Why Too Much of a Good Thing is No Good
As you’ve undoubtedly noticed, this newsletter has—once again—become a weekly affair. Hopefully, you see that as a welcome change.
In part, I’ve switched back because I’m finding this new format easier and more fun to write. But there is another reason; a few weeks ago, I got an email from a newer reader. In it, he said, “I don’t think I understand as a reader what the interval is for your newsletter. I am missing anticipation because I don’t know when to expect it.”
That comment surprised me; I always thought I’d been pretty upfront about my writing schedule, both on my website and in emails. So I either wasn’t being as clear as I thought, or the time intervals between newsletters were long enough that he’d forget they were coming.
In another way, though, that comment was hiding a compliment—he obviously enjoyed my emails enough to want to know when they were coming. And remembering “every Monday” is obviously easier than having to do the math and remember whether or not it’s an on or off week.
Some readers, though, may not see this as a welcome change. We all get a lot of email, and if mine is not a high priority, it just adds to the backlog. It creates stress.
Even if some readers love getting this newsletter every other week, they might find the weekly schedule oppressive. And still there are others who like the weekly rhythm but would unsubscribe if I switched to daily publishing. Getting more of what they love may, ironically, diminish their love for my work.
Just this month, I had to unsubscribe from a weekly podcast that had slowly morphed from a forty minute show to an hour and a twenty minute show. And I’m thinking about unfollowing a blogger who’s recently moved from a weekly article to a three-times-a-week schedule. I like his writing, but it’s just too much. It’s not what I originally signed up for.
It’s awesome if you have the ability to create more. It’s even better if that work is good. And it’s great (and often enjoyable) if you can do it in a way that respects your reader’s time (e.g. shorter if more frequent). But you don’t want to overdo it. You’ve set expectations and your audience—at least some portion of it—is going to resist the change, even if they love your work. So before you start doing more, make sure your audience thinks more is better, not a burden.
After teaching Level 1 for eight weeks, I noticed two things. First, many of the students were naturally talented. Second, that their talent manifested itself in a specific character choice rather than through versatility or range.
There was one student who always played this hilarious guy with an Australian accent and limbs that moved independently of one another. There was another guy who played these over-the-top old ladies. On the second week, these characters were hilarious. But by the eighth week, they’d started to lose some of their luster. What was once funny and unexpected had become tired and predictable.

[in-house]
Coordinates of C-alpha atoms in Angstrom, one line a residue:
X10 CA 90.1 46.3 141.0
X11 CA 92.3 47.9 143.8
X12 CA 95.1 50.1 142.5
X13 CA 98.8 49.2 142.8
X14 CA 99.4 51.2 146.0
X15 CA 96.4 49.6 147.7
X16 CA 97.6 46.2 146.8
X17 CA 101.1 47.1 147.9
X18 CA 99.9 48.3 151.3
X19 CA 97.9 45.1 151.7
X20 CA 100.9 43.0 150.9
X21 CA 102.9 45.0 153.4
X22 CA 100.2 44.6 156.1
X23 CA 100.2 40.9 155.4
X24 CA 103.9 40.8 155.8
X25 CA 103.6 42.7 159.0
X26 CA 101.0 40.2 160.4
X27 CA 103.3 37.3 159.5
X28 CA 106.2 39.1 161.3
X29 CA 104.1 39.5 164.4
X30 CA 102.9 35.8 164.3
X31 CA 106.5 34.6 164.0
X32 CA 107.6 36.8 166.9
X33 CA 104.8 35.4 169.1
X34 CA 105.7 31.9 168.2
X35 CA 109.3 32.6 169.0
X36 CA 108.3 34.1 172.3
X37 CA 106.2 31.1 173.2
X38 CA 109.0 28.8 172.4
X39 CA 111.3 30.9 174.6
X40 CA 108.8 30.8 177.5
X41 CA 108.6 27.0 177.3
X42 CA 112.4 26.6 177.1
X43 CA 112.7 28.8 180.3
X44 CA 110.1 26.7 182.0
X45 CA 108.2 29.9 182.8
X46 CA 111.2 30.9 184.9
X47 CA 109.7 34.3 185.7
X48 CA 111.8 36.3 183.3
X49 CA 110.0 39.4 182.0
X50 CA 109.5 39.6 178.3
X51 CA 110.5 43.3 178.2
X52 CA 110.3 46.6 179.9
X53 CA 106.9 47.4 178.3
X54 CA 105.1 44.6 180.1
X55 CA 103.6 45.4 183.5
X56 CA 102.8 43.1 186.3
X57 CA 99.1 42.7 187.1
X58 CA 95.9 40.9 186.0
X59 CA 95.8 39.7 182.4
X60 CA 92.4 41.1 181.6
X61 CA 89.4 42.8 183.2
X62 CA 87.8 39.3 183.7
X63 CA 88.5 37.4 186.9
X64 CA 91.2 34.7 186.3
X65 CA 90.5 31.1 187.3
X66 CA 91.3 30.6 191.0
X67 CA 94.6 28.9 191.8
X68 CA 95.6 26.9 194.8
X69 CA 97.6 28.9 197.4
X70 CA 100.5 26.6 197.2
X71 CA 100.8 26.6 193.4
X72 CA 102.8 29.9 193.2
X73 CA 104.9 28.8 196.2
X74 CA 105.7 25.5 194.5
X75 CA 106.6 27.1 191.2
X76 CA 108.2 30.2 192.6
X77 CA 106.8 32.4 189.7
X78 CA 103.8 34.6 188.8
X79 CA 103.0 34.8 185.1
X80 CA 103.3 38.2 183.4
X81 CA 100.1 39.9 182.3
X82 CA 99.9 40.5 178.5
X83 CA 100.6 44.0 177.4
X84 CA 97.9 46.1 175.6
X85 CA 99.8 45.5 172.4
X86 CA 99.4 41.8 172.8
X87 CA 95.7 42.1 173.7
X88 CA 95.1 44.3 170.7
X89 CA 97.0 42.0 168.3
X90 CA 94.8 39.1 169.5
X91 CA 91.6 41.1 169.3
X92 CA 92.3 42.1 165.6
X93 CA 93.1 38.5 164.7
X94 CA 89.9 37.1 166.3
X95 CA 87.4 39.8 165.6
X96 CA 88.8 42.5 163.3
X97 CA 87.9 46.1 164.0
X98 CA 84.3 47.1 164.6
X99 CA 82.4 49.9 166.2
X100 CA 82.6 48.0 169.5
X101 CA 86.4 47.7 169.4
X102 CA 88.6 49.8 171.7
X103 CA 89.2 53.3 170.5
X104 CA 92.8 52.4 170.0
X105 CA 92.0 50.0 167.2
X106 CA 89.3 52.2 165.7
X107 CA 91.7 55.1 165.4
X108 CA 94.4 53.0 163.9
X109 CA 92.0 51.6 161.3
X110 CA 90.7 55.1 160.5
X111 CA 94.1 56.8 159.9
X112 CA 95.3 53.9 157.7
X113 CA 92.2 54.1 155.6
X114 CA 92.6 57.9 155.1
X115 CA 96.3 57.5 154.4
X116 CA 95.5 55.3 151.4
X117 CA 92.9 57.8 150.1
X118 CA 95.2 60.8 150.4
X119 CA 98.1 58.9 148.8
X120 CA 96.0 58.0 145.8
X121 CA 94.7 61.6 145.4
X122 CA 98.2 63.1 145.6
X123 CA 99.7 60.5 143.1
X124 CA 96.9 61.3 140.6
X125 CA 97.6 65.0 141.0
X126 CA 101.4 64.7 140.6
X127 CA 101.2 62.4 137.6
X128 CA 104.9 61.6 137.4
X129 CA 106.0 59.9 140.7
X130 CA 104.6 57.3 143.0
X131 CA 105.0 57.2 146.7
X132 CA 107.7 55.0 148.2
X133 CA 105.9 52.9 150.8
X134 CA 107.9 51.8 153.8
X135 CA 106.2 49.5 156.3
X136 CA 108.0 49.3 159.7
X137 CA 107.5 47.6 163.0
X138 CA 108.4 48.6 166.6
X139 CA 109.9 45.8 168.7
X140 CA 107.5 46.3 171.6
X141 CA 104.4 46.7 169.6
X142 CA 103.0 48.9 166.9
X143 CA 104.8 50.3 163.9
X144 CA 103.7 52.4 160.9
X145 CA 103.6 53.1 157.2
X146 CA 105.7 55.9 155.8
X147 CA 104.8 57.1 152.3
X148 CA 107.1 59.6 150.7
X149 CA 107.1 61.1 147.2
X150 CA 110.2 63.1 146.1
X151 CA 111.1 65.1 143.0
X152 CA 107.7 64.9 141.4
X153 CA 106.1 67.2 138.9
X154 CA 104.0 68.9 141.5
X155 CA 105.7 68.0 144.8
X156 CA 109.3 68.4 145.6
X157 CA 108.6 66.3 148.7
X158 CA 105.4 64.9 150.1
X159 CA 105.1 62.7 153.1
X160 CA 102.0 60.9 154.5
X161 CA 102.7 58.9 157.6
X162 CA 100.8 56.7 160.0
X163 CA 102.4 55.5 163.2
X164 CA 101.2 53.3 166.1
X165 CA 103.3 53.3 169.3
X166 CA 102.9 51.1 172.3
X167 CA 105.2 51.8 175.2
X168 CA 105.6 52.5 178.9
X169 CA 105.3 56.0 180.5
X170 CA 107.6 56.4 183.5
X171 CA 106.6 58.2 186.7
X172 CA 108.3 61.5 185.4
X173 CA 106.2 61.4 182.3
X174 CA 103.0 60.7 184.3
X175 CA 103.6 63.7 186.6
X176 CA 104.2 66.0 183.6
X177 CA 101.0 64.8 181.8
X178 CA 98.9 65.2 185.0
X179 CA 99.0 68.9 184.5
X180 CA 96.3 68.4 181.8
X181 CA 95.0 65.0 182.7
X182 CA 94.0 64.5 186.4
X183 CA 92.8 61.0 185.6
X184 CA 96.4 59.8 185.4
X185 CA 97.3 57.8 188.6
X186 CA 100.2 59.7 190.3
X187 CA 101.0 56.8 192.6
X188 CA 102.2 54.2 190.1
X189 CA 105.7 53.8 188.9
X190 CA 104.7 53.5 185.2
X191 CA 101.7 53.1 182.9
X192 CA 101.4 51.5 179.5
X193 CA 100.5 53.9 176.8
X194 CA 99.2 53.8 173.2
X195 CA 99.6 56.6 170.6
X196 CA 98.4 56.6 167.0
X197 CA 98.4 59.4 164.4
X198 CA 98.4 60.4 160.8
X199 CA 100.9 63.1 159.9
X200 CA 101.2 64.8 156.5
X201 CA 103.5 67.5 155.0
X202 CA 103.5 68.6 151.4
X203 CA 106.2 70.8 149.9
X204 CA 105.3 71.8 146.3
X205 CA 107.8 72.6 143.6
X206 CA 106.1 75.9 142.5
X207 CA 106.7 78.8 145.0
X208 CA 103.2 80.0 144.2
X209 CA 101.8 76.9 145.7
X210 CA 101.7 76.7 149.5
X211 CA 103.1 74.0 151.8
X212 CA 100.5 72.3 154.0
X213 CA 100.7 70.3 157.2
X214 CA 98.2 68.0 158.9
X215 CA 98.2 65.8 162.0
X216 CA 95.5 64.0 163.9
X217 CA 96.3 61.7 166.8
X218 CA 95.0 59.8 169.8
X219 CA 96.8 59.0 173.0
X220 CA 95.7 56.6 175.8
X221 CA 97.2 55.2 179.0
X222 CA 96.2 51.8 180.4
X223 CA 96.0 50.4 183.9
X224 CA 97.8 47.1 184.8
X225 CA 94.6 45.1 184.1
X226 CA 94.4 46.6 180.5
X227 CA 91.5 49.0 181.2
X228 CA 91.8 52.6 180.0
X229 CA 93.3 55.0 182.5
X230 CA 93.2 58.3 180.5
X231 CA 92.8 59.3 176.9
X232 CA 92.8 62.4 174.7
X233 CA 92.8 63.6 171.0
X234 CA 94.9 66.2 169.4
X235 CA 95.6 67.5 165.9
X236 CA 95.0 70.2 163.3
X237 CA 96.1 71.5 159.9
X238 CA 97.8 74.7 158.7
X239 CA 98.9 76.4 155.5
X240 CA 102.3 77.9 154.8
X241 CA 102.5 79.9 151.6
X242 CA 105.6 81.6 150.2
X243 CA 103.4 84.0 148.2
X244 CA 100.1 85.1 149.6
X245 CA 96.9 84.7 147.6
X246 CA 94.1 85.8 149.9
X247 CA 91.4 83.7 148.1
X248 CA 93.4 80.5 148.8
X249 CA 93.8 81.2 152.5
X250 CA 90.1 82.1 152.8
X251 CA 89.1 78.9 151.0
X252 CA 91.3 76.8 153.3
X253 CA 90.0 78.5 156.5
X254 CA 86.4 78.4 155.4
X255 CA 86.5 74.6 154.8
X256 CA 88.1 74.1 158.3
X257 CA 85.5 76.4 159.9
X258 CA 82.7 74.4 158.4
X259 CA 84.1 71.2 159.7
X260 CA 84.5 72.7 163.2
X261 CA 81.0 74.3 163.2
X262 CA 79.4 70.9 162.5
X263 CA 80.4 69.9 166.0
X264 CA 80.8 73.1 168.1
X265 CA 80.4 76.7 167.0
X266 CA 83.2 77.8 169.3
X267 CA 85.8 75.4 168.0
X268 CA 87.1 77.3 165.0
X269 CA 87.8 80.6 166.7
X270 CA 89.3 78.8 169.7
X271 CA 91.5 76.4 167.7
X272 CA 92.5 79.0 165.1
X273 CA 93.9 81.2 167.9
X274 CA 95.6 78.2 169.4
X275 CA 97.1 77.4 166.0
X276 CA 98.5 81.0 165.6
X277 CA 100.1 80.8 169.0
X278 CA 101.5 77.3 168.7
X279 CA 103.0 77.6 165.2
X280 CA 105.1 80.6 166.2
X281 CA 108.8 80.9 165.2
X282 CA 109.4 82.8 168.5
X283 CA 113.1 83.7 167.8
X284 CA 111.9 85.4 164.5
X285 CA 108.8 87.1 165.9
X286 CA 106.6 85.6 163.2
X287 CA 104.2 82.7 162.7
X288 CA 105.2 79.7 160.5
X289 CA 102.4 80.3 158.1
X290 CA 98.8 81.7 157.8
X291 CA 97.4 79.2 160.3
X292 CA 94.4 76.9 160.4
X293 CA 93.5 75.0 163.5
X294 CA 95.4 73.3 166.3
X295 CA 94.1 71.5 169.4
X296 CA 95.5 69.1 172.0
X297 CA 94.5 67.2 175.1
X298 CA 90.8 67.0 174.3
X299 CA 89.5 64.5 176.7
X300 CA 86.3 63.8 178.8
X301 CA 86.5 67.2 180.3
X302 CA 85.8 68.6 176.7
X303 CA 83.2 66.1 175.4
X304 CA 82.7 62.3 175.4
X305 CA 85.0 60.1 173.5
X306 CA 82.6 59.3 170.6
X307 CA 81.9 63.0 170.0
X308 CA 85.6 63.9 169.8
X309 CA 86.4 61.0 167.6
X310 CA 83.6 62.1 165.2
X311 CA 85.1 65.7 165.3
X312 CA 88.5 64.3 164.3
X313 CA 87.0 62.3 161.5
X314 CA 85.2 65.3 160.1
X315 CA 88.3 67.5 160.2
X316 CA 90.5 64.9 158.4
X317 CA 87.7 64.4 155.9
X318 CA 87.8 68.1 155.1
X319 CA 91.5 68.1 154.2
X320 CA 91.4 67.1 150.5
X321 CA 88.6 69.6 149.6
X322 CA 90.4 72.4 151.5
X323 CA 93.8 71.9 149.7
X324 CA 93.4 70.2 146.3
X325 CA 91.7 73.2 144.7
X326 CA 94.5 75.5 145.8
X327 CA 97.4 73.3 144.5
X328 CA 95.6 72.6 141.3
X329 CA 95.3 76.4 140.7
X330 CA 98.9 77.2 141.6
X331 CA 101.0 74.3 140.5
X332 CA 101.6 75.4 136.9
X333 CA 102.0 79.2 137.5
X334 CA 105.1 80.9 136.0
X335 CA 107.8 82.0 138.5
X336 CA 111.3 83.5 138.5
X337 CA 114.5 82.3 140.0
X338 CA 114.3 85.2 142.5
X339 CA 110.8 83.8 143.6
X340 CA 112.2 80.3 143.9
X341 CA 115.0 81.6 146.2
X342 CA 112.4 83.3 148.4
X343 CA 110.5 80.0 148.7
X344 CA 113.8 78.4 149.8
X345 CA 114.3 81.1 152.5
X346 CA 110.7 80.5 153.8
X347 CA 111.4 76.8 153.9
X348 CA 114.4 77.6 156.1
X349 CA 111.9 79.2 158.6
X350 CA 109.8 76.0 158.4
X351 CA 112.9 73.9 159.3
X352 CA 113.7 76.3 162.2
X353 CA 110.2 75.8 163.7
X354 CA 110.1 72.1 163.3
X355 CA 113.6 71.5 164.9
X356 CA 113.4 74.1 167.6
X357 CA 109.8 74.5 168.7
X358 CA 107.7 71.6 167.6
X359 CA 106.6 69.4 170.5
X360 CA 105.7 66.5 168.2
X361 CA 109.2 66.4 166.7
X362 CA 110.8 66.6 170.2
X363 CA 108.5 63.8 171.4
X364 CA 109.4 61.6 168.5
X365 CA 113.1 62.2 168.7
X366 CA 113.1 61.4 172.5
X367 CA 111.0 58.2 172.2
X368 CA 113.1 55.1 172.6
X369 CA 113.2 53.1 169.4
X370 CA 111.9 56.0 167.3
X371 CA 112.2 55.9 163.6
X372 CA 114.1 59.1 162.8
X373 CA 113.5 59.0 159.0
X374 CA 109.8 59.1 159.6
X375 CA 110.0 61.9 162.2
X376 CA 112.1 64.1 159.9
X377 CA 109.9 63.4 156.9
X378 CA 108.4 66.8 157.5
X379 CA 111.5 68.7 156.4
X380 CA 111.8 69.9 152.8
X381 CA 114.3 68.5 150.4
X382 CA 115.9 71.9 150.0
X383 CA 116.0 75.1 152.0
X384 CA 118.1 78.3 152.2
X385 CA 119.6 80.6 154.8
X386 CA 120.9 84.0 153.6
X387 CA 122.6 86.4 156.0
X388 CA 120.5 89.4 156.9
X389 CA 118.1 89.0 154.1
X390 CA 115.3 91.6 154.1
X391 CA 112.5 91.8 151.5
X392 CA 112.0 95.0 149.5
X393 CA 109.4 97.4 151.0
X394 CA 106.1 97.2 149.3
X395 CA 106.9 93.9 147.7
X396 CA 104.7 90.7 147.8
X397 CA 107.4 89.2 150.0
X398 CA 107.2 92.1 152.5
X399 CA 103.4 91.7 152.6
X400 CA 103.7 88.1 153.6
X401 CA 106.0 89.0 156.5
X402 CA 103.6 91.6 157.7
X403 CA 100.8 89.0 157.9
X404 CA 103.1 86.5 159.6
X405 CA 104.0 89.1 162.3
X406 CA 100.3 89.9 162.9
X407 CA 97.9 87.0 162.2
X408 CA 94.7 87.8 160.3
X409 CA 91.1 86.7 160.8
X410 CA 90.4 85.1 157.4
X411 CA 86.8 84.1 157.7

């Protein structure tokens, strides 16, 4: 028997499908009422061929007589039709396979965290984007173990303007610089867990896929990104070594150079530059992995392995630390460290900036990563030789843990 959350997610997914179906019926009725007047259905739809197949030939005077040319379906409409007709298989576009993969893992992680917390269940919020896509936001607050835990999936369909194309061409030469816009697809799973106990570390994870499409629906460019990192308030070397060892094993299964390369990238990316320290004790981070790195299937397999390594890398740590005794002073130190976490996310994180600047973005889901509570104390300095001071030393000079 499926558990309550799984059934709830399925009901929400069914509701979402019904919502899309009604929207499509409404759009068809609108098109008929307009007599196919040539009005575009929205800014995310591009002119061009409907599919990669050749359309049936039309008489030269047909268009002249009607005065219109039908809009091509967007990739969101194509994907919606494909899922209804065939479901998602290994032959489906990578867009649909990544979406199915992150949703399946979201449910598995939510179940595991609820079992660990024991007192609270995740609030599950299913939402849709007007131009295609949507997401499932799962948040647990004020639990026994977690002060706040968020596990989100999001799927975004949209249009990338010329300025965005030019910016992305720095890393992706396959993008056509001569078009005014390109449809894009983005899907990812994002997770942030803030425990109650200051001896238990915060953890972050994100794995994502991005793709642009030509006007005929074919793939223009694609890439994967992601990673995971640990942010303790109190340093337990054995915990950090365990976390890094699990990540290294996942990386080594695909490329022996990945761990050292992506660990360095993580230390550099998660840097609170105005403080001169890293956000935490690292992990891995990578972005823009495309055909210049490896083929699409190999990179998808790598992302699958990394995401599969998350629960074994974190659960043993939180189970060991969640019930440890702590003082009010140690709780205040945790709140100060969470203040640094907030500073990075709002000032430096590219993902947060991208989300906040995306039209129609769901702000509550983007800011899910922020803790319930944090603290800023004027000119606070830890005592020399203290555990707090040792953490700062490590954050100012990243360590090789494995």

Throughout my improv career, I’ve struggled with versatility as well. There was a period in which I often portrayed an extreme version of myself—painfully shy and inconsolably anxious—traits I exhibit but to a much lesser degree. It was fun for me to play and for the audience to watch…until it wasn’t.
I realized I’d hit a rut. Something needed to change. So I promised to let that character go for a while, and instead, I’d challenge myself by making wacky choices—playing inanimate objects or animals. For a while, that too was fun and unexpected. But eventually, the idea of “making the wacky choice” became, in itself, predictable, boring, and harmful to my scene work. I wasn’t able to connect with other improvisers on an emotional level because I never allowed myself to play a vulnerable human character. It’s hard to do deep scene work as a cat.
Ultimately, it was a quote from Asaf Ronan, author of Directing Improv, that snapped me out of my funk:
“Any asset valuable to improvisation can also be used in a detrimental way”
I realized that either choice—playing myself or playing a cat—could be a good choice. But if overdone, if done excessively, if accepted as the the only choice, it would hurt—not help—my improvisation.
If you want to learn how to do something, anything, it’s never been easier. If you’re interested in writing a book (for example), there are so many resources online that you’d die before reading them all. And there are so many tips, tricks, and tactics around—many conflicting—that the more you read or research, the harder it is to actually start.
A little information is good. A lot of information is paralyzing.
If you’re interested in tackling a new project, odds are you already have enough information to get started. Don’t overdo it with information. Don’t binge-learn. What you’ll discover by trying something new—even if you fail—is one hundred times more valuable than anything you’ll find in yet another book, podcast, blog post, or video.
Three Things is about creativity, improv, and inspiration. If you enjoyed this week’s letter, you can sign up to get them delivered to your inbox each week by digital carrier pigeon.